Betting on risk
The next generation of homeland security and intelligence technologies could come from a nondescript suite of offices tucked inside an ordinary office building in Maryland's capital city.
The Chesapeake Innovation Center in Annapolis, Md., born from a partnership between the National Security Agency and the Anne Arundel Economic Development Corp., opened in June with a mission to nurture small start-up businesses that plan to develop technology for homeland security. The incubator's first tenant, a company called Lighthouse Communication Services LLC, has moved in and more are on the way.
Maryland is home to 13 technology incubators, most affiliated with universities and economic development agencies, said William Badger, president and chief executive officer of AAEDC. Annapolis chose to draw on its proximity to the super-secret NSA to give its incubator an extra boost.
NSA is an active partner that provides information about the kinds of technology problems the intelligence and security communities need to solve. When the companies have developed technologies or services, NSA officials will consider making a purchase.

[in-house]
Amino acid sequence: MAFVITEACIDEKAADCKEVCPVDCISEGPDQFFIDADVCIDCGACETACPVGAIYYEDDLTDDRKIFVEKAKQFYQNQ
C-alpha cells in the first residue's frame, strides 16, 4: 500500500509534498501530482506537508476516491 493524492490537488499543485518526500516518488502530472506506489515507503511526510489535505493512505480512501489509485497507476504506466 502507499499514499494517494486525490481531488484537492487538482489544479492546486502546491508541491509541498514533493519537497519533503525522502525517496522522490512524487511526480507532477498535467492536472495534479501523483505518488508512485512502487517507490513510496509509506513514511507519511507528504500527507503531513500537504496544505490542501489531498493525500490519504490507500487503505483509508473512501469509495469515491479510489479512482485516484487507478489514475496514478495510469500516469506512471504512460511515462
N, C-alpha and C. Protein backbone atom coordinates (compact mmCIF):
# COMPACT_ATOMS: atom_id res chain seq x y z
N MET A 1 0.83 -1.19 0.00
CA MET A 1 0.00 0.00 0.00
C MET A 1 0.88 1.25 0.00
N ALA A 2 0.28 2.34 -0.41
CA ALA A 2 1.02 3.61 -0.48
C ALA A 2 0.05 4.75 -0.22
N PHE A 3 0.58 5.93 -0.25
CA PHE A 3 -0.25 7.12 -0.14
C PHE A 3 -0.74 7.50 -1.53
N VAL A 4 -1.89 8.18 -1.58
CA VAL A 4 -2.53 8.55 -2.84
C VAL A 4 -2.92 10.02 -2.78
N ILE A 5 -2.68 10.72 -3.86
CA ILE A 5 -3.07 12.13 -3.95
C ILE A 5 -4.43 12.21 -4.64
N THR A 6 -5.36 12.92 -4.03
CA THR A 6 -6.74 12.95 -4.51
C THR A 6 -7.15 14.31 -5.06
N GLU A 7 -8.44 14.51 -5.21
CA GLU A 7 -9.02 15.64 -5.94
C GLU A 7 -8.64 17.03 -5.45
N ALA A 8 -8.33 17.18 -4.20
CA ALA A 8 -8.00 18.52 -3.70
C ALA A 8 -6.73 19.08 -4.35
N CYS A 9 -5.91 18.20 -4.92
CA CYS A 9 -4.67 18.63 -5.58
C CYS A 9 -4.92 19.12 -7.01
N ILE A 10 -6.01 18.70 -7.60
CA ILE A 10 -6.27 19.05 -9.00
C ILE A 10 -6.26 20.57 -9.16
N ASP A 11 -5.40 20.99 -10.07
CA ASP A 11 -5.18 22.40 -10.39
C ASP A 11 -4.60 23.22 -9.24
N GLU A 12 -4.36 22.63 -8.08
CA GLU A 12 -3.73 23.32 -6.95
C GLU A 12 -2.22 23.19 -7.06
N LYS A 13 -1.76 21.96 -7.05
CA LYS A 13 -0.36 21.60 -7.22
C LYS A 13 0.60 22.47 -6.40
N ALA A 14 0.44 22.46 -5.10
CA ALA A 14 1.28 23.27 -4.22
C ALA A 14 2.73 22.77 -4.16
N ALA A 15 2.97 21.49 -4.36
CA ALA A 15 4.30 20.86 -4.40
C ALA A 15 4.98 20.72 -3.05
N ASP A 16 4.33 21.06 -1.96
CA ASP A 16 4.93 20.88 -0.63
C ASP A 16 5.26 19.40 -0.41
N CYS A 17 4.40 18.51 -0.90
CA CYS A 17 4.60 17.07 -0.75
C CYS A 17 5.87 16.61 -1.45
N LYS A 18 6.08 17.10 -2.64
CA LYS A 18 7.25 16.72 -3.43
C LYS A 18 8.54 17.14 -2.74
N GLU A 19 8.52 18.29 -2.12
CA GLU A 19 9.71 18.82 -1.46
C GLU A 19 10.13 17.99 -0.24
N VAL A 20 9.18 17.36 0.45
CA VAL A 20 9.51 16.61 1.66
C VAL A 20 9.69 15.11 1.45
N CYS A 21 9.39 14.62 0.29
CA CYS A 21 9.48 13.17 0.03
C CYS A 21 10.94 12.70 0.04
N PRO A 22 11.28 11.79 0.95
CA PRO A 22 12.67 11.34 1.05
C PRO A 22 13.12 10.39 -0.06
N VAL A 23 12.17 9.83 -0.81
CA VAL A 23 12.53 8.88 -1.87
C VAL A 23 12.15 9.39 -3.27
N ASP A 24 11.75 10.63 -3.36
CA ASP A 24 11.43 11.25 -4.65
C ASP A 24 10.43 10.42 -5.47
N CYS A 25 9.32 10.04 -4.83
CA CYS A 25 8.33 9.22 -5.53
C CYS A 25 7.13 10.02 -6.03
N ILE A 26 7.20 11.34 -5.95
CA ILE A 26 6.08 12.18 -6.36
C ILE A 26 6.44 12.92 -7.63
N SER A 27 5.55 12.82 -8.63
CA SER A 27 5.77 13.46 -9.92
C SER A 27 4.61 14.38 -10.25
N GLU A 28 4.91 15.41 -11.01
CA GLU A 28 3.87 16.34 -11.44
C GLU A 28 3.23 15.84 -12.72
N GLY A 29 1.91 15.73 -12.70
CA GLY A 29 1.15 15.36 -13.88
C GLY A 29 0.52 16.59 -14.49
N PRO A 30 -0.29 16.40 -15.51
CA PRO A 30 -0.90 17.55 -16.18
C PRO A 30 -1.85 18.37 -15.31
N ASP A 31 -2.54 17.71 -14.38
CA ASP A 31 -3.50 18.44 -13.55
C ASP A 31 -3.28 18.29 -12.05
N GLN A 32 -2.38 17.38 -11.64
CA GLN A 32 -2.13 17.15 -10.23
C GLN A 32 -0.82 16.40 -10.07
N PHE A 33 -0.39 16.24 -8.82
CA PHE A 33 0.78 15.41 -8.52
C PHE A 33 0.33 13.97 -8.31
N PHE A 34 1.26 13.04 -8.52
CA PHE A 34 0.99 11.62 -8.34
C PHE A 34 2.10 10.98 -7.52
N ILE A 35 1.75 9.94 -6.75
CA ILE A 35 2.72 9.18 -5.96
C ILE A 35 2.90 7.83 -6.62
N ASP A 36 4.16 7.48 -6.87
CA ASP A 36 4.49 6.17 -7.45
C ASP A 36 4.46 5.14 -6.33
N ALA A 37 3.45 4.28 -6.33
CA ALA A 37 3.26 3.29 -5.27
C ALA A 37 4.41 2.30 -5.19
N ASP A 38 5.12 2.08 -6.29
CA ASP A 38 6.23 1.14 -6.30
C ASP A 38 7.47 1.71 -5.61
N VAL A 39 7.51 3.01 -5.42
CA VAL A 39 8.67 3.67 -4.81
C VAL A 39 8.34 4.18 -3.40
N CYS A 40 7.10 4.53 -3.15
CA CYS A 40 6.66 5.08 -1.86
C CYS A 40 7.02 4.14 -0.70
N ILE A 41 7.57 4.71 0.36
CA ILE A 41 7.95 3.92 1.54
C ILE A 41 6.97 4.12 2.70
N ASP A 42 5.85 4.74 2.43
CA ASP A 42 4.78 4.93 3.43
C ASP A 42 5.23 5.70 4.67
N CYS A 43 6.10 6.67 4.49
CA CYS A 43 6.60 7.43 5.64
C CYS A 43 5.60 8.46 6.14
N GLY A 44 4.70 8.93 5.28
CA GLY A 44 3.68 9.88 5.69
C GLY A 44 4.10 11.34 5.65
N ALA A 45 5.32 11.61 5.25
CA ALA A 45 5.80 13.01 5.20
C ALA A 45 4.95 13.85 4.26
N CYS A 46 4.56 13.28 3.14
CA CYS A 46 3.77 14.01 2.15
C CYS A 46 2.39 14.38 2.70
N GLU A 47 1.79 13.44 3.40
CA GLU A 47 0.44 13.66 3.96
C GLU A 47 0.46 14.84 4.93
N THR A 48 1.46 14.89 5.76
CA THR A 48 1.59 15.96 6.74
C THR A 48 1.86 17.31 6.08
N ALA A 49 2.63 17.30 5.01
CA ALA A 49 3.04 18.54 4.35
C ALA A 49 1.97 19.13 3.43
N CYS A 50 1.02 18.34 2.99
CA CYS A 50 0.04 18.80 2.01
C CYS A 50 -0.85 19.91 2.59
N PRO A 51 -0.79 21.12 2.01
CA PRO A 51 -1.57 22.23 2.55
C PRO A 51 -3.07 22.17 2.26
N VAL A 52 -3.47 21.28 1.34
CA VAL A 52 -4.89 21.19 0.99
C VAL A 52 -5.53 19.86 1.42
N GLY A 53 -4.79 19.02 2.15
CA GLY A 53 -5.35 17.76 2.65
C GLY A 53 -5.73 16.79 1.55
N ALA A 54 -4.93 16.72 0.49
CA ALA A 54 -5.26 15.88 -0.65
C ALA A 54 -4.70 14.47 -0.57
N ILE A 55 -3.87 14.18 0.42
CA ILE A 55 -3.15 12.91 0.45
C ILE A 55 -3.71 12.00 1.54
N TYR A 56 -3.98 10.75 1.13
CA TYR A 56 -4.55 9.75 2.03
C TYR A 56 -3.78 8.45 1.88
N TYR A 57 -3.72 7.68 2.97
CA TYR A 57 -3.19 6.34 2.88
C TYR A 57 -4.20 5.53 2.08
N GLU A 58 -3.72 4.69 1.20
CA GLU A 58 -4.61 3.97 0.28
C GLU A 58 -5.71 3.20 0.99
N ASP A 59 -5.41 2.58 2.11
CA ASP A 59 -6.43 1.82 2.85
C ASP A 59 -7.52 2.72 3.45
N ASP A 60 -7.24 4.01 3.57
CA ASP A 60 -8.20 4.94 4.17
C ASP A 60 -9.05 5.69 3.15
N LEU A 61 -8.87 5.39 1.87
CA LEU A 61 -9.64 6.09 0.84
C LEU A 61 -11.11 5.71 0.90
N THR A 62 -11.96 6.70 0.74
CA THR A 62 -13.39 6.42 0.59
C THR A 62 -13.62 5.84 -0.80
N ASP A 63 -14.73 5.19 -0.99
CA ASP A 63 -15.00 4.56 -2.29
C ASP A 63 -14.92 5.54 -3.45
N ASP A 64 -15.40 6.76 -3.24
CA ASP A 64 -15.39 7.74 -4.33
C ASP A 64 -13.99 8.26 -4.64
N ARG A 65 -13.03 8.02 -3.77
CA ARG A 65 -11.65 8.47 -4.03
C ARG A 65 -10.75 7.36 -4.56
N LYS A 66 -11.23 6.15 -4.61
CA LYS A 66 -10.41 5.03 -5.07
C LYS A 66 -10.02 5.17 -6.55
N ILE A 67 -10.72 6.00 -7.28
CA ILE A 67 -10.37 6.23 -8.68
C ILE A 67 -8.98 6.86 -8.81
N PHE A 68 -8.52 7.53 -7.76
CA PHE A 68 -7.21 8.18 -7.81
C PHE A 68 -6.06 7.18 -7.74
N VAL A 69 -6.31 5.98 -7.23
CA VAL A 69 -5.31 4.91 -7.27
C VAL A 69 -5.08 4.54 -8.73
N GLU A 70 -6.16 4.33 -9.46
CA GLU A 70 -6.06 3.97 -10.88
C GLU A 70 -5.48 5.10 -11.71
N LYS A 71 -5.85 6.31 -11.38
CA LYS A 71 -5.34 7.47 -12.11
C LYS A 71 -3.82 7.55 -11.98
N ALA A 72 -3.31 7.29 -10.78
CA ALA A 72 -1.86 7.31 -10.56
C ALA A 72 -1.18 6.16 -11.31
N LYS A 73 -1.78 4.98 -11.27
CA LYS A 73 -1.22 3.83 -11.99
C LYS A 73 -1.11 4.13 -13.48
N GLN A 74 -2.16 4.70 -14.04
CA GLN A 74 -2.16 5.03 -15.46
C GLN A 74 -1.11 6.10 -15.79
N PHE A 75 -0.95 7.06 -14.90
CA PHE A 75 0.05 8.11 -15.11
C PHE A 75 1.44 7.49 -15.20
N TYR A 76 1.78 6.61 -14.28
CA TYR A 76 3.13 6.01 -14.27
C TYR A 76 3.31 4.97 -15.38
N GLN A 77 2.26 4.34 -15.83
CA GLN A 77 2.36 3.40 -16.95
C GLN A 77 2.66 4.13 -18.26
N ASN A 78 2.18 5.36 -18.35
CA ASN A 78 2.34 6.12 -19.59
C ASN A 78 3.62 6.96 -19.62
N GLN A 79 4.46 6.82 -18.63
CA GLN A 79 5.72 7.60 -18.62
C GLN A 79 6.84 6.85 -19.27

Despite NSA's reputation for insular secretiveness, Badger didn't hesitate to initiate talks with the agency. "If you have the NSA in your backyard, you'd be crazy not to knock on their door," he said.
The agency specializes in cryptography — the making and breaking of codes — and is based down the road from Annapolis at Fort George Meade.
In all, the incubator has received about $1.24 million from organizations in the public and private sectors, including the county, and from such partners as Nokia Corp., systems engineering firm ARINC Inc. and the law firm Piper Rudnick LLP.
Like many incubators, the innovation center will build on the area's existing industrial base, said John Elstner, the center's director. The area is home to ARINC, USinternetworking, the U.S. Naval Academy and many smaller entities.
To manage the incubator, AAEDC is contracting with Business Development Cluster, a company that specializes in designing and launching business incubators. Elstner and the rest of the center's management team are employees of BDC.
NSA's involvement started with a list of technology areas agency officials want to address, Elstner said. They include interoperability of communications systems, next-generation communications, communication security, information assurance, physical security and intelligence tools to "connect the dots" between various information sources.
"What NSA gives us is access and knowledge about the security of the country and its technology needs," Elstner said. "This is a really important knowledge set to the companies we're trying to grow."